According to the World Health Organization (WHO), there are approximately 600 million obese adults across the world and 1.9 billion who are overweight.1 Obesity is a condition characterized by the accumulation of body fat more than what is required for the normal functioning of the various systems of the body. It is determined by body mass index (BMI), where a BMI of more than 25 is defined as being overweight and a BMI of more than 30 is considered obese. Apart from its aesthetic disapproval, obesity has long been associated with various heart diseases such as heart failure and coronary heart disease (CHD), which can all be fatal. The risk of CHD alone is 50 to 72% in obese or overweight individuals.2
Obesity affects the factors that can cause heart diseases:
- Increases blood pressure and bad cholesterol (triglyceride and LDL)
- Decreases good cholesterol (HDL)
- Trigger diabetes (which can increase the risk of heart attack)
It also affects the normal functioning of the heart. With every point rise in BMI, scientists have found a 4% increased risk of abnormal heart function.3
- The heart has to work harder to meet the high metabolic demand of an overweight body. It adapts by the enlargement of the left ventricle (heart chamber that pumps blood to the body). This raises the risk of heart failure, heart attacks and irregular heartbeats.
- Increased cholesterol accumulates and blocks blood vessels, compromising the supply of oxygen to the heart and the rest of the body.
- The hormone leptin released from the fat tissue can cause insulin resistance and damage healthy heart cells.
Luckily, obesity is a modifiable risk factor; which means that a drop on the scales can significantly improve the health of the heart. Bariatric surgery is an effective treatment for morbidly obese individuals, and the co-existence of other conditions such as heart diseases is a significant indication for surgery. Surgery is performed to either reduce the size of the stomach, restricting the amount of food intake, or to bypass a section of the intestine so less food is absorbed. Through bariatric surgery, an individual can achieve up to 40% weight loss.4 This in turn, lowers the risk factors of heart diseases by about 50% and risk of associated death by about 40%,5 by improving the heart’s structure and functioning. According to various studies:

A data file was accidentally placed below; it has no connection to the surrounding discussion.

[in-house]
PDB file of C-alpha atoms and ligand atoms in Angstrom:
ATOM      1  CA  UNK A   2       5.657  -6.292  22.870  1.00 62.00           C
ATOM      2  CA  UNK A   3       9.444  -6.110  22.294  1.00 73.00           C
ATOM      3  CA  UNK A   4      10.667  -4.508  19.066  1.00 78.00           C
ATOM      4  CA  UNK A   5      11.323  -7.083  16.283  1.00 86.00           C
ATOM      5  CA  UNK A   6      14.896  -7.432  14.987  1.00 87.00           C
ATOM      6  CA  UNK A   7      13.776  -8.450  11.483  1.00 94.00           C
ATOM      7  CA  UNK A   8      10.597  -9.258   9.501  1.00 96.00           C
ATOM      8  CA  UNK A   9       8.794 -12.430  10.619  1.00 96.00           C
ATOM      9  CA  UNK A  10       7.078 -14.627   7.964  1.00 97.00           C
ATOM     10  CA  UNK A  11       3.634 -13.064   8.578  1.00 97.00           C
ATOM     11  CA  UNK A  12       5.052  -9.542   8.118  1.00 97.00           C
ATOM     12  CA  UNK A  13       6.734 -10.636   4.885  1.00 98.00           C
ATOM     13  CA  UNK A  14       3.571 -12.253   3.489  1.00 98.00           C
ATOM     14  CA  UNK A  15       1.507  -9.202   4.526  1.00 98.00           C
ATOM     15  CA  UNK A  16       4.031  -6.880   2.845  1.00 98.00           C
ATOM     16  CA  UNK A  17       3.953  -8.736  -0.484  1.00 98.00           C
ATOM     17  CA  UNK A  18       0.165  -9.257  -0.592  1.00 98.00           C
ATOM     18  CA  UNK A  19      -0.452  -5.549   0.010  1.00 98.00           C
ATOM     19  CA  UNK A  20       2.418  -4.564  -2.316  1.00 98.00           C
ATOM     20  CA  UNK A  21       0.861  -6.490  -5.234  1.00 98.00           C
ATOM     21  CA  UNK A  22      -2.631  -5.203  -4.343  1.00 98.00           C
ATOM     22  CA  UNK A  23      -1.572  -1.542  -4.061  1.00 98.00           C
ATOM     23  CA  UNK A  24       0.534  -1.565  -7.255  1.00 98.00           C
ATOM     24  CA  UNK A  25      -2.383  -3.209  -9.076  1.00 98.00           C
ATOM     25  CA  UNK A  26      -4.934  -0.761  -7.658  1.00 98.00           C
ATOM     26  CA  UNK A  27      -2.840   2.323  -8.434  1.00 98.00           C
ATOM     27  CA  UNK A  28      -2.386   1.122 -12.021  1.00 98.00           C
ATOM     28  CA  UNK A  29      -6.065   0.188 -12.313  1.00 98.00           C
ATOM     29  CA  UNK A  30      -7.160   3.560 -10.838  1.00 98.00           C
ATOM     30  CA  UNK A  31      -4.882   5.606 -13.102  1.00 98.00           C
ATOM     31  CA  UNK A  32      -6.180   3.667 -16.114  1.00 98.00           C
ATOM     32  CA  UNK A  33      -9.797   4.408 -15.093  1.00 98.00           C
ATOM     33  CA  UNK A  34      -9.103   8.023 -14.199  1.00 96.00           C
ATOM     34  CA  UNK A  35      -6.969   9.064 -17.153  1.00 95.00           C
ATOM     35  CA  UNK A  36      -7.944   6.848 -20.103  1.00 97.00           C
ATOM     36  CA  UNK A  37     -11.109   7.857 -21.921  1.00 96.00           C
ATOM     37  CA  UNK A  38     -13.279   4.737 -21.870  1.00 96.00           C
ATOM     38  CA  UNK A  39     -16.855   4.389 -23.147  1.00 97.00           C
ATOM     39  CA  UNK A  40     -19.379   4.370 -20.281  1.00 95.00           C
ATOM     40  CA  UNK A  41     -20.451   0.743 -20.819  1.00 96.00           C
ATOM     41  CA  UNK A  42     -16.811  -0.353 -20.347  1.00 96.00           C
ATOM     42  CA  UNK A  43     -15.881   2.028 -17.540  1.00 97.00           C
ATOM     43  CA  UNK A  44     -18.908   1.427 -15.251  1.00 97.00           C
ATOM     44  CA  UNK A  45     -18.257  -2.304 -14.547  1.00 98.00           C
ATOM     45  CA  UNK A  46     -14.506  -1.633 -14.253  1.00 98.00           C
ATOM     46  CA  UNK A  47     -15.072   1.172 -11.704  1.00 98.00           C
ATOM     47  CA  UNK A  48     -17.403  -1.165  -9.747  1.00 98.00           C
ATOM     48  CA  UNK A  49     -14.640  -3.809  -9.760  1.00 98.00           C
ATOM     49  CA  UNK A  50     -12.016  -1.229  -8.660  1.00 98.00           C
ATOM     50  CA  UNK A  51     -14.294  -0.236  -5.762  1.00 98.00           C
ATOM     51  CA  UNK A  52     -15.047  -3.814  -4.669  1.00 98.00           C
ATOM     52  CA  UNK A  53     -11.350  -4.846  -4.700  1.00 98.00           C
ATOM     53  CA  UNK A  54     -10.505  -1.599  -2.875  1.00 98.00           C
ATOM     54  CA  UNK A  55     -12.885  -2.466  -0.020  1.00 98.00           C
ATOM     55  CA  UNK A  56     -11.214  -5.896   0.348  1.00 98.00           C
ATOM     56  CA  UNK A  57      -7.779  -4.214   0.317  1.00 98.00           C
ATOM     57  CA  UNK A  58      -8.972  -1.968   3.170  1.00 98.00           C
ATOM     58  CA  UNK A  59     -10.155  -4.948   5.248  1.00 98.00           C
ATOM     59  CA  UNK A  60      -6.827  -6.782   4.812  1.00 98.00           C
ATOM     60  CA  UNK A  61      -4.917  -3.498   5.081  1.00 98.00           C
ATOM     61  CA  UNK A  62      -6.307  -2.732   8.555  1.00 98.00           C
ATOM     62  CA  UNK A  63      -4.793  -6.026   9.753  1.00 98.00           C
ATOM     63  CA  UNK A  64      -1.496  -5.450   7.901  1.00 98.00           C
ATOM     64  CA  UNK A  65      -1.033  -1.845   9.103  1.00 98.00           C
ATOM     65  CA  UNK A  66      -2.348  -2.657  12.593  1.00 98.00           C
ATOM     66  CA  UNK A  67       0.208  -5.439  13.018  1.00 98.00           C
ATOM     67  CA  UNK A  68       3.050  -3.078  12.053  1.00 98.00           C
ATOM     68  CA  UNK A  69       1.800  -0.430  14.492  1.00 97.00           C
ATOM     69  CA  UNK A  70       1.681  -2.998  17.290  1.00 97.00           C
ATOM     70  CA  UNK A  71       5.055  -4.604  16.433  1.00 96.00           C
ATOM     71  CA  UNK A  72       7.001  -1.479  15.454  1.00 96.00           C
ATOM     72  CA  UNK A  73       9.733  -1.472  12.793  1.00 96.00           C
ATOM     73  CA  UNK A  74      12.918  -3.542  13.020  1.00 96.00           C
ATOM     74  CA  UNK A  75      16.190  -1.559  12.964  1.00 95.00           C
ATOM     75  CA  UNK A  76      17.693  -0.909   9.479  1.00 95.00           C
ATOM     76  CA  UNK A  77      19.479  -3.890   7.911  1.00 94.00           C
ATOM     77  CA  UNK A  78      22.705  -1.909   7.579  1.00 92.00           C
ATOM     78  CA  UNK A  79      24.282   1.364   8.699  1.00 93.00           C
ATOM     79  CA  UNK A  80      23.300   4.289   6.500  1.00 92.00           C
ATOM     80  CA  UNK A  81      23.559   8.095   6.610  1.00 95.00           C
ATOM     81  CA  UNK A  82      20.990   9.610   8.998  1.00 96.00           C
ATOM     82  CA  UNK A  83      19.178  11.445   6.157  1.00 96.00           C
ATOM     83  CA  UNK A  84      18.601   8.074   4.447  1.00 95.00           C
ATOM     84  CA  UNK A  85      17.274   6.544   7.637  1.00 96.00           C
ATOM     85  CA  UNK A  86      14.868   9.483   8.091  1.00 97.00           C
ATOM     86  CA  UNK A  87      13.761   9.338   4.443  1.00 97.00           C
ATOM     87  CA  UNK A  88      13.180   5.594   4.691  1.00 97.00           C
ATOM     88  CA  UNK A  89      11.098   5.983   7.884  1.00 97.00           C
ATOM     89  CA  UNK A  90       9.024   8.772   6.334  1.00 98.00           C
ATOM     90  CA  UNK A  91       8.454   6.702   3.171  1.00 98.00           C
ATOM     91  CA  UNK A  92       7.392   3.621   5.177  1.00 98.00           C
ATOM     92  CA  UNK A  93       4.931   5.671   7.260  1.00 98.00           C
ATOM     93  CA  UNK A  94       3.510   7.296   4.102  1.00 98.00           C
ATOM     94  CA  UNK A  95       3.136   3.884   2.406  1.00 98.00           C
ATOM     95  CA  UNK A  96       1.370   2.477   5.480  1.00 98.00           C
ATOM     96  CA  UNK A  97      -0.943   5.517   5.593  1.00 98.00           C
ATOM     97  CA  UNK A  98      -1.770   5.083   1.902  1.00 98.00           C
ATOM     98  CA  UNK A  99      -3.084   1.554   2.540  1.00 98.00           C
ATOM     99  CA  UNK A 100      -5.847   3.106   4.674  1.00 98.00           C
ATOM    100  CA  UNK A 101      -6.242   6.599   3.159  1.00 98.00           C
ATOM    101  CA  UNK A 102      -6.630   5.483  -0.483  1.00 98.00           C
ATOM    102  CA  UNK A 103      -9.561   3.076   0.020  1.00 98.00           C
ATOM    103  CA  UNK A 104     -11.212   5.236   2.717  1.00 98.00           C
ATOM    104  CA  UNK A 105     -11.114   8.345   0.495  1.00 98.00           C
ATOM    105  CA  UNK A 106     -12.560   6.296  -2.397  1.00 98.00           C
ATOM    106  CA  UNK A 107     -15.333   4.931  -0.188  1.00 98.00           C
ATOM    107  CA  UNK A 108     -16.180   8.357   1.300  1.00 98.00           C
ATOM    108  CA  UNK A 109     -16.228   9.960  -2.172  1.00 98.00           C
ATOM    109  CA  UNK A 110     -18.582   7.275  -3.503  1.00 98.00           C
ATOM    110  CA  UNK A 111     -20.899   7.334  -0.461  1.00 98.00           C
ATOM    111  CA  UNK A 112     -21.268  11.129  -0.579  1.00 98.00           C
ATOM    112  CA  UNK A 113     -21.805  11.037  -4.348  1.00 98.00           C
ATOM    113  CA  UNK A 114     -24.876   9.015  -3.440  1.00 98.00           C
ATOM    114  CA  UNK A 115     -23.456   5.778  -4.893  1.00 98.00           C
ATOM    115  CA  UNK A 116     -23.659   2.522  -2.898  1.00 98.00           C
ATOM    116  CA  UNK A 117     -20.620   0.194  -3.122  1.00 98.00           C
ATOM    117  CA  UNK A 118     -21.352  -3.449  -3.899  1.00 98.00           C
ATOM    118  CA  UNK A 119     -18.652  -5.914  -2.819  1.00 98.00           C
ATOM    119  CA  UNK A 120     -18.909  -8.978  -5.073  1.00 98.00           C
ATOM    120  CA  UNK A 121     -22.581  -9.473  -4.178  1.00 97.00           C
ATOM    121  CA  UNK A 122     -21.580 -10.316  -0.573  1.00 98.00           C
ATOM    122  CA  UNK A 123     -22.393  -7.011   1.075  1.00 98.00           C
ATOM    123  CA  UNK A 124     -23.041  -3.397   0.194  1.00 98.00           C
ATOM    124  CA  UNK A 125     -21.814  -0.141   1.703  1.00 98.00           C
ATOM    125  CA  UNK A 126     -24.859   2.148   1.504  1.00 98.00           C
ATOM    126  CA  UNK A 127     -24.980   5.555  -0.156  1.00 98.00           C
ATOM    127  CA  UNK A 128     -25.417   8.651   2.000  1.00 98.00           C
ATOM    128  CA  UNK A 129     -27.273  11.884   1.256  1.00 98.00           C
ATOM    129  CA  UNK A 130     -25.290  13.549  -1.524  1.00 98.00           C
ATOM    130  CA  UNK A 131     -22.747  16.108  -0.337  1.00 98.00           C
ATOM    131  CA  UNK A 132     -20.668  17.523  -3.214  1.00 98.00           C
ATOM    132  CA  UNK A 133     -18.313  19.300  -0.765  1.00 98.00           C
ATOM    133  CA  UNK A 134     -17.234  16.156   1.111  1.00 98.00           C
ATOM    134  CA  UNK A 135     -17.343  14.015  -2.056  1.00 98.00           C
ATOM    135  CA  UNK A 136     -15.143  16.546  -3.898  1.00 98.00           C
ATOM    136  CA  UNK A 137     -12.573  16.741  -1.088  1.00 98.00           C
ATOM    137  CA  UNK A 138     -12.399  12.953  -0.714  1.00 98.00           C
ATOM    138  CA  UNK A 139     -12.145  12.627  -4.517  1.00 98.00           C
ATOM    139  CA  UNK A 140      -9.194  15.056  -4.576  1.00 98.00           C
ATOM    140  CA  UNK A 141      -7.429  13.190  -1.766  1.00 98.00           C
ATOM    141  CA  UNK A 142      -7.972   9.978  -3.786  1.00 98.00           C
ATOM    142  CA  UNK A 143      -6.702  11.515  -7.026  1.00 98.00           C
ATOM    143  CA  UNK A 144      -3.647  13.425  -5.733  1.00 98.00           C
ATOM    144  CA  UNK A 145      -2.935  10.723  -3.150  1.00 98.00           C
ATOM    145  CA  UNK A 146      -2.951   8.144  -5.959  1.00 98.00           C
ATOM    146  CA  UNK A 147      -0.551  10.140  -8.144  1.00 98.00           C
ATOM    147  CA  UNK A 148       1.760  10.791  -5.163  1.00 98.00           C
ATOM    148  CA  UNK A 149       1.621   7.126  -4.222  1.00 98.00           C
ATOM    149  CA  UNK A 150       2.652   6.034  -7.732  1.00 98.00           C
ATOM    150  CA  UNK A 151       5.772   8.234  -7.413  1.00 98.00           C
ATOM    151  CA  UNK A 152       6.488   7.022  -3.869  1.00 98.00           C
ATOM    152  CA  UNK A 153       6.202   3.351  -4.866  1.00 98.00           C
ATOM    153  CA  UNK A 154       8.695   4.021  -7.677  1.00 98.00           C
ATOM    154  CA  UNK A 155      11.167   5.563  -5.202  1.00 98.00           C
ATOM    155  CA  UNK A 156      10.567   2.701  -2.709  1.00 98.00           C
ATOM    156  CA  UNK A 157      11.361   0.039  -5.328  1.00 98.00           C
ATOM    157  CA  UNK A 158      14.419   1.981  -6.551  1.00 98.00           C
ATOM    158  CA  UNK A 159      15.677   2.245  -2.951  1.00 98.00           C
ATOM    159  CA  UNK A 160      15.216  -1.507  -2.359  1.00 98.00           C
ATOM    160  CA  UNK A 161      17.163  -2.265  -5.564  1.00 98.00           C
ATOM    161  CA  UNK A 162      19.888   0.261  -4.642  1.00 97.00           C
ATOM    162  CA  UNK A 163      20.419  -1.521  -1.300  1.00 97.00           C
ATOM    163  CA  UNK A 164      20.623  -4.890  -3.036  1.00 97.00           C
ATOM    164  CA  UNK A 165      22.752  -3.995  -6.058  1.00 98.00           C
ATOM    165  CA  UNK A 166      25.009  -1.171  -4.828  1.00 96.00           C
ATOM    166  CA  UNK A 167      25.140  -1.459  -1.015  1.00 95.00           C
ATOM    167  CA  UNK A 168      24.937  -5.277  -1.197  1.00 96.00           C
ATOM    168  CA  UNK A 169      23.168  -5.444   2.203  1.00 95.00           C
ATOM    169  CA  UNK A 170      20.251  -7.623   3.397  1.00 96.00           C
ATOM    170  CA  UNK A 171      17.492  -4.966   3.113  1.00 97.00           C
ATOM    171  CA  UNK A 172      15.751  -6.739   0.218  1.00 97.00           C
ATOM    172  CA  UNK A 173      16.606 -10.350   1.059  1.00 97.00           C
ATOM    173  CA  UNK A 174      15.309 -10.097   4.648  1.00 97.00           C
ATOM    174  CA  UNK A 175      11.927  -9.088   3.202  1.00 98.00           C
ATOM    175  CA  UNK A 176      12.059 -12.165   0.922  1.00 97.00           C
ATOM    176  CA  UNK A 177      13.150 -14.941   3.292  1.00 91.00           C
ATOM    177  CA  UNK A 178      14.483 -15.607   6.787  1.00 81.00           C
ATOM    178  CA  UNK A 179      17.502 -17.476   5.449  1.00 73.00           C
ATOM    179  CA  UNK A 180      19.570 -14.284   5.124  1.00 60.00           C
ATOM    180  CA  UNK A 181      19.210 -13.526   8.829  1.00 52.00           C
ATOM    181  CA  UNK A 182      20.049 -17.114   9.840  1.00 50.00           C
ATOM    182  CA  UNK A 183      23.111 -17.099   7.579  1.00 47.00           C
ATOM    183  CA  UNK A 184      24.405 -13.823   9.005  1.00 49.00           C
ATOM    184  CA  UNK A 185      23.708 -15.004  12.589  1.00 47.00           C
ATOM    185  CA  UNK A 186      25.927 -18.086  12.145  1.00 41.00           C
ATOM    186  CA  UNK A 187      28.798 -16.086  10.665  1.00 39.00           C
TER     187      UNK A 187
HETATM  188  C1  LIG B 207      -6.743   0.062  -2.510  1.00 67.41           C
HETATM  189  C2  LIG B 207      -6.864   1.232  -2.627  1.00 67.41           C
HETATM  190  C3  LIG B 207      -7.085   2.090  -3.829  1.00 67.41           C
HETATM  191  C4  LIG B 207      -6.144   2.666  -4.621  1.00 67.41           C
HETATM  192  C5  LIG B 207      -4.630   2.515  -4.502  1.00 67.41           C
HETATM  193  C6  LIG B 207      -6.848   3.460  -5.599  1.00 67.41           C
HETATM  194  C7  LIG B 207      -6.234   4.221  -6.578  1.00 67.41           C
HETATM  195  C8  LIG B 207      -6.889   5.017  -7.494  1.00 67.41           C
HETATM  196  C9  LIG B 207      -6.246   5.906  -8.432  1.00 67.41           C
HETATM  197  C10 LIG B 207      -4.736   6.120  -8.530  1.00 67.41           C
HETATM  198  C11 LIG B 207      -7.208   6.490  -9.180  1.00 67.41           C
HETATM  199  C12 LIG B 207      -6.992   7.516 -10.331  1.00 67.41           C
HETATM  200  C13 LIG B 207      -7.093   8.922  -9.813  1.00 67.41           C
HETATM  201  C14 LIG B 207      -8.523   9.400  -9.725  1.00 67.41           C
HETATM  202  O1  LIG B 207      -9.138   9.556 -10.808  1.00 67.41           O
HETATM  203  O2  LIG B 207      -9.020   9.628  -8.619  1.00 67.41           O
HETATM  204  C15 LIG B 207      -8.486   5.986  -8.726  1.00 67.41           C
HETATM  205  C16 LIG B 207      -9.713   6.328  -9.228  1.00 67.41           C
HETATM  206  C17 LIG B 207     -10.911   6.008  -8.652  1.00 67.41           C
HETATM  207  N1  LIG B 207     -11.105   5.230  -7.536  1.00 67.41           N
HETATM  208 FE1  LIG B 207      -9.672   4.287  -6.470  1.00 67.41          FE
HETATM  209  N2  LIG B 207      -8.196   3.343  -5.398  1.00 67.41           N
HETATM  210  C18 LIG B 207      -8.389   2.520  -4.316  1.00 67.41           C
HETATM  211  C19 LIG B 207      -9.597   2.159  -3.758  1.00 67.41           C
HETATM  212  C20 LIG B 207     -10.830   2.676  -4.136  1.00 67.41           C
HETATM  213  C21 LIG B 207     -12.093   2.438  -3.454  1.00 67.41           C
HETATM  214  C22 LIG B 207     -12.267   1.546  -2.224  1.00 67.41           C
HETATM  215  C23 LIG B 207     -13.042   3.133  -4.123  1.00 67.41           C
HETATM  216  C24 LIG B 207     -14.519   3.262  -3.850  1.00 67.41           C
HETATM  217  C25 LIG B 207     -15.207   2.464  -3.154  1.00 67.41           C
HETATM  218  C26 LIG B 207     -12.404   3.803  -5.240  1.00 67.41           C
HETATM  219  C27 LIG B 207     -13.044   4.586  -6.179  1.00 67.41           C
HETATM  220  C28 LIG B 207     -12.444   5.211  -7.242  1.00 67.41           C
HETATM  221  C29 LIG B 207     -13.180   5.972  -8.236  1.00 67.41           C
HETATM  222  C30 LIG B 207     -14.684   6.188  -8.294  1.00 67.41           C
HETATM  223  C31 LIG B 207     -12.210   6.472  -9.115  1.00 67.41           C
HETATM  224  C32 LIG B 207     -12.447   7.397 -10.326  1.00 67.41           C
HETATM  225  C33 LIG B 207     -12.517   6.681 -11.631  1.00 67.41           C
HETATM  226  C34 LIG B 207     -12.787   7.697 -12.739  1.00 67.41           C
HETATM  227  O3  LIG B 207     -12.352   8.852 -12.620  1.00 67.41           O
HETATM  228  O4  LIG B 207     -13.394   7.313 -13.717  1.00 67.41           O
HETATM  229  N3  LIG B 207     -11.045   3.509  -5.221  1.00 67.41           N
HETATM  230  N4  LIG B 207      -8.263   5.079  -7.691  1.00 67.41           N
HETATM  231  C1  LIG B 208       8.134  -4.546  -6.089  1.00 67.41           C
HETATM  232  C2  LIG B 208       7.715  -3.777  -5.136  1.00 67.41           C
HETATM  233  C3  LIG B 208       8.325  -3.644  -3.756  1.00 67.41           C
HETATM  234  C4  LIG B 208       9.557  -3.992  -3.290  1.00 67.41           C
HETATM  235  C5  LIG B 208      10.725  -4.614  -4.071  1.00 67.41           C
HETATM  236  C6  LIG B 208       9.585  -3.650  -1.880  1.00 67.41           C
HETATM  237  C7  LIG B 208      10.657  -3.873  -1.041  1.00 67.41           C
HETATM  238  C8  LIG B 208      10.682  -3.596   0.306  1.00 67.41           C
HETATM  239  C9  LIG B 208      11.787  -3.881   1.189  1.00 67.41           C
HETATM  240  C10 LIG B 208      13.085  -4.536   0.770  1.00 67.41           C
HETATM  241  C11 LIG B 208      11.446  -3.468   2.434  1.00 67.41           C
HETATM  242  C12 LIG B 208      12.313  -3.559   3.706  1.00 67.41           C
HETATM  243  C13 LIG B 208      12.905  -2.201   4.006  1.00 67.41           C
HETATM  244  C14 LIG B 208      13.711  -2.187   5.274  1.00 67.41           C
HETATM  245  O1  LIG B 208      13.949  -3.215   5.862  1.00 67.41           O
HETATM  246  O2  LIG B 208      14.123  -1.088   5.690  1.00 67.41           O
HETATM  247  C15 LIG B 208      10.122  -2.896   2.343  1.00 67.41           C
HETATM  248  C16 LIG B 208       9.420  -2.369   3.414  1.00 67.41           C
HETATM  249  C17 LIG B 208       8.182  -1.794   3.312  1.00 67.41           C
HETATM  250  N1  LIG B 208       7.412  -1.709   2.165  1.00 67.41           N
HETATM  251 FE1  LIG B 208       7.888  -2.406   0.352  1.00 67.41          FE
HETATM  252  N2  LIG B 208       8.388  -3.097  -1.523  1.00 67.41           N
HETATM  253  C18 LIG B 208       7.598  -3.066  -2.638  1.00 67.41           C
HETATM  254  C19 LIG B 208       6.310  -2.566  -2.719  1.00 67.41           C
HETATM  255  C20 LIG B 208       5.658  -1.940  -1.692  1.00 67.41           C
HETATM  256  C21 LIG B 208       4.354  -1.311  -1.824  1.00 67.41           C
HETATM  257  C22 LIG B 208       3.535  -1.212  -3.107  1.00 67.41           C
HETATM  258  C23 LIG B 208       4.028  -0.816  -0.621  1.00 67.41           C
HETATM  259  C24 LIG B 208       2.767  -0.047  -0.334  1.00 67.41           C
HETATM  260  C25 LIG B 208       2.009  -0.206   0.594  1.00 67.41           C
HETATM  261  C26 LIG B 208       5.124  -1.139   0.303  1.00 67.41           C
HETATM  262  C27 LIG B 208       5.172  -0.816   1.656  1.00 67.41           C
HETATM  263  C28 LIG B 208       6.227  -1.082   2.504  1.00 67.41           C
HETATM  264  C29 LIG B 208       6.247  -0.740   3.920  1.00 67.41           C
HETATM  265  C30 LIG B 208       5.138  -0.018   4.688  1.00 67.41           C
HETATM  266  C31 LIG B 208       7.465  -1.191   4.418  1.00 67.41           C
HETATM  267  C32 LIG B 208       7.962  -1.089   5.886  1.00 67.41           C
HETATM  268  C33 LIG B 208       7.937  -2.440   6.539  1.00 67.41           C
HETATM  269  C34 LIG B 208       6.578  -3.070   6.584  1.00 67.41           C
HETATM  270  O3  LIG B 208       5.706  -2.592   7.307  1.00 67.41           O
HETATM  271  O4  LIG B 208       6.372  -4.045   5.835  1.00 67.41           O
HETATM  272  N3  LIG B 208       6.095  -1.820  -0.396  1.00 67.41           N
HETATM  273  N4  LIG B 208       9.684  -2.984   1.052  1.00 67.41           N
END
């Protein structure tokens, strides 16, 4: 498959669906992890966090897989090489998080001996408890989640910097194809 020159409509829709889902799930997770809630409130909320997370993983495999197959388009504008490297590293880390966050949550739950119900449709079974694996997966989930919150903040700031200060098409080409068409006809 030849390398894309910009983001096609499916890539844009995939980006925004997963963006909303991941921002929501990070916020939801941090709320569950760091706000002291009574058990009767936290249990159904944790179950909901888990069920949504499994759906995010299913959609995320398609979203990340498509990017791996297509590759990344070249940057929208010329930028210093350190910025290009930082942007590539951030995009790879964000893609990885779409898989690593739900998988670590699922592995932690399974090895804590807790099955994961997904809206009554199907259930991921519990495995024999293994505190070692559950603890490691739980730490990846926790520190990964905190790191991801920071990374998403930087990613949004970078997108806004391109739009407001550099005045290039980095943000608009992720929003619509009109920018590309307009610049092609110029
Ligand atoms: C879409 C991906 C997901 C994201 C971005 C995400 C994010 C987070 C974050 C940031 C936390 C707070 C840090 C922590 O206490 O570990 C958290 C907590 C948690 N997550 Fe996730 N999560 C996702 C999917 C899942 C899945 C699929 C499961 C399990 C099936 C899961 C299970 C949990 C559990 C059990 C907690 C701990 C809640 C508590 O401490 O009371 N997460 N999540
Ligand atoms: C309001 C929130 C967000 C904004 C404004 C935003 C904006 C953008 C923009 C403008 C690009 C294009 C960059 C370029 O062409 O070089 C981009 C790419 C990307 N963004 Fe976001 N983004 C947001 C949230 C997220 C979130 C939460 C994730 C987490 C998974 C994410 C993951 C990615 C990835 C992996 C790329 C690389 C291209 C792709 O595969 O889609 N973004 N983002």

- The risk of circulatory and cardiovascular diseases was reduced by 72% in 5 years.4
- In particular, the risk of death due to coronary artery disease was 59% lower.4
- Total cholesterol and triglycerides reduced, HDL increased by 40% and LDL improved.6
- The thickness of the left ventricle muscles declined significantly, decreasing blood volume and resting metabolic demand.4
- High-sensitivity C-reaction protein, an inflammatory marker that rises the risk for heart attacks, fell by 80%.6
- Many stopped taking medication for heart problems.6
With a healthy weight, the blood circulates freely without any blockages, the heart functions well and heart diseases are kept at bay. No other form of weight-loss regime has been found to achieve comparable results in a short span of time as bariatric surgery.
- Obesity and overweight. WHO website. http://www.who.int/mediacentre/factsheets/fs311/en/. Updated January 2015. Accessed January 22, 2016.
- Eckel RH. Obesity and Heart Disease: A Statement for Healthcare Professionals From the Nutrition Committee, American Heart Association. Circulation. 1997;96:3248-3250.
- The Effect of Obesity on Heart Function. American College of Cardiology Foundation website. https://www.cardiosmart.org/News-and-Events/2011/03/The-Effect-of-Obesity-on-Heart-Function. March 15, 2011. Accessed January 22, 2016.
- Ashrafian H, Roux CW, Darzi A, Athanasiou T. Effects of Bariatric Surgery on Cardiovascular Function. Circulation. 2008;118:2091-2102.
- Kwok CS, Pradhan A, Khan MA, et al. Bariatric surgery and its impact on cardiovascular disease and mortality: A systematic review and meta-analysis. Int J Cardiol. 2014 Apr 15;173(1):20-8.
- New Stanford University Study Shows Risk Factors for Heart Attack Remain Low Seven Years after Gastric Bypass [news release]. San Diego, CA: American Society for Metabolic & Bariatric Surgery; June 20, 2012. http://connect.asmbs.org/PDF%20Documents/Press%20Releases/2012/NEW%20STANFORD%20UNIVERSITY%20STUDY%20SHOWS%20RISK%20FACTORS.pdf. Accessed January 22, 2016.